HOW FRICTION DAMAGE STARTS
Each strand’s outer layer, or cuticle, is made up of scales on the surface of the hair and a lipid protection barrier (a fatty layer of molecules) that keeps the scales soft and flat, Martina says.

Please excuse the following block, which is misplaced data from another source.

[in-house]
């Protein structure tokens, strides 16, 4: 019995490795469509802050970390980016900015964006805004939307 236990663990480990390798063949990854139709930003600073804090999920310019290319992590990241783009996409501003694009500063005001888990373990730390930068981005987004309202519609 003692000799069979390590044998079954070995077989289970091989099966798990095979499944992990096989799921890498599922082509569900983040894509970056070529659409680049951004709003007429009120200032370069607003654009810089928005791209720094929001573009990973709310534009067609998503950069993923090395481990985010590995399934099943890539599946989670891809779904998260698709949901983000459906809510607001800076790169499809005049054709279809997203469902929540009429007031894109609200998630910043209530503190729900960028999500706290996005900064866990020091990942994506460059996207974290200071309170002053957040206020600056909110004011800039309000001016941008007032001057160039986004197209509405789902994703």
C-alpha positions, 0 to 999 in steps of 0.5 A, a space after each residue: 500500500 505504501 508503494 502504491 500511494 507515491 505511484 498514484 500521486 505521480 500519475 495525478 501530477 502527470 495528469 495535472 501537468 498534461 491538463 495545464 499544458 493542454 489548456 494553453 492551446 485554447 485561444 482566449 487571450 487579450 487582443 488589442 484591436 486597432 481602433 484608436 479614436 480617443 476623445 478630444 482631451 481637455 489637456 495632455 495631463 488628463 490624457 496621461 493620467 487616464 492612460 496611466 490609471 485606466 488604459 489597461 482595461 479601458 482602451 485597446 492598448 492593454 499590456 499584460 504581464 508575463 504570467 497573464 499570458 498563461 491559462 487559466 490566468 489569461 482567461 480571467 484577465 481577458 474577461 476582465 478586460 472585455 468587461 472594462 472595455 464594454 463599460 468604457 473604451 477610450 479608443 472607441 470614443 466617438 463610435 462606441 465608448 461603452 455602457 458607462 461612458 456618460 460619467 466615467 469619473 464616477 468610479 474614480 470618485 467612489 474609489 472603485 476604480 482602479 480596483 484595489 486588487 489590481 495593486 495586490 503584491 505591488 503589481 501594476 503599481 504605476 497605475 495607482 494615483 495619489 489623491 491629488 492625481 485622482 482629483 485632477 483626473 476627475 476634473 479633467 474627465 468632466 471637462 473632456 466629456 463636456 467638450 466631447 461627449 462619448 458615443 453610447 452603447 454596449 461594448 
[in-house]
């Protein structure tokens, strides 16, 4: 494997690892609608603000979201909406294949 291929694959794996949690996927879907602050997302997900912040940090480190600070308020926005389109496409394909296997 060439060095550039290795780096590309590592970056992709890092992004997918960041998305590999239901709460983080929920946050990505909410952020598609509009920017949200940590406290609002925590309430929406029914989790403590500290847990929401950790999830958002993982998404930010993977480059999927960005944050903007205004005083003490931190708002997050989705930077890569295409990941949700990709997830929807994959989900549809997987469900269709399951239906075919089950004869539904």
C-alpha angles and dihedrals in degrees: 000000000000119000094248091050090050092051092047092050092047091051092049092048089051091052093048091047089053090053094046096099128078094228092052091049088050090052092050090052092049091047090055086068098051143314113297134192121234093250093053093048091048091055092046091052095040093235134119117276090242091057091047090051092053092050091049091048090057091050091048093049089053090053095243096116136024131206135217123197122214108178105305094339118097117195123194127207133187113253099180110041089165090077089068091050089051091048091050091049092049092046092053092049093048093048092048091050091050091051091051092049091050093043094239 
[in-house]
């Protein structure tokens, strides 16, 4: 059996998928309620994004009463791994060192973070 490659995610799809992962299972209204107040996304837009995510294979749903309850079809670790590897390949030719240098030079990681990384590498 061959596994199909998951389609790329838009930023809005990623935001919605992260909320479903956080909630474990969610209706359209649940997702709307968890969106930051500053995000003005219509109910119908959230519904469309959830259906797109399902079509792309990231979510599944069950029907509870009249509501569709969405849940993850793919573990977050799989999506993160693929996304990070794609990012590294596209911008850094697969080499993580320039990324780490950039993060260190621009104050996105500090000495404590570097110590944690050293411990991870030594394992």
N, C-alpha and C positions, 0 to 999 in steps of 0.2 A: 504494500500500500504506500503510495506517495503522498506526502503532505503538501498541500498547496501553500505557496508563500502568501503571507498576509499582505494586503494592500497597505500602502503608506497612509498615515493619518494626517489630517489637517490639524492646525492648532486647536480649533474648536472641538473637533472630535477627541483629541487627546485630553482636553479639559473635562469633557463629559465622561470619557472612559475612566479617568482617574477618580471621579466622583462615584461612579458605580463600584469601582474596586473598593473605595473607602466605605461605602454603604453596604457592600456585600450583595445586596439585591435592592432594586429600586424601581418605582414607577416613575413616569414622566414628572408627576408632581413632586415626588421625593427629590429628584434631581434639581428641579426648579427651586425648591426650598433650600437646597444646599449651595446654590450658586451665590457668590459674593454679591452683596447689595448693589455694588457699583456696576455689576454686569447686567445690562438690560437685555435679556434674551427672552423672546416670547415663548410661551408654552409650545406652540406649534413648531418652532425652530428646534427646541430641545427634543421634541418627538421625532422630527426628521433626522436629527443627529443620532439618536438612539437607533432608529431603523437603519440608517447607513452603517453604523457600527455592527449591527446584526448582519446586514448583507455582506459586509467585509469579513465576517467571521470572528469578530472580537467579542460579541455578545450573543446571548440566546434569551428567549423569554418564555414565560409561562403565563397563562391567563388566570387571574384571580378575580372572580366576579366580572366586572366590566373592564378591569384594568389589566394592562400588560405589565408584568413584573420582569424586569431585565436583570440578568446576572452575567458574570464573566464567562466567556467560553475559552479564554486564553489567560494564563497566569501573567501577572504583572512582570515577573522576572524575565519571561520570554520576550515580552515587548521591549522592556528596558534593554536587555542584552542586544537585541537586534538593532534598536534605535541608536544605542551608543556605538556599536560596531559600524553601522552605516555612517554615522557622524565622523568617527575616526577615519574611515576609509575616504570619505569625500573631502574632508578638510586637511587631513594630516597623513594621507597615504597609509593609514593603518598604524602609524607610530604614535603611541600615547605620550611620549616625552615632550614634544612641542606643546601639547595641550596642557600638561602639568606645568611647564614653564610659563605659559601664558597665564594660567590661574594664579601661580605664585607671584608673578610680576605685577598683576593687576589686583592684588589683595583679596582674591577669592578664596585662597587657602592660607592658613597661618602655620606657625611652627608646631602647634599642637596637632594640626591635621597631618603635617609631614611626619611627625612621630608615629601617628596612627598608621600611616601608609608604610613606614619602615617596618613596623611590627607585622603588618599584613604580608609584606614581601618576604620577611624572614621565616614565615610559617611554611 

When friction damages that natural shield, it causes the scales to flex upwards and can even pull them off, leaving holes in the cuticle. This exposes the cortex – the inner structure of the hair – which is comprised of bundles of a tough protein called keratin (they look like cables with hundreds of wires wound around them). “When these bundles fray, you get split ends,” Martina says. And when you tug – to comb or pony up – the weakened hair breaks.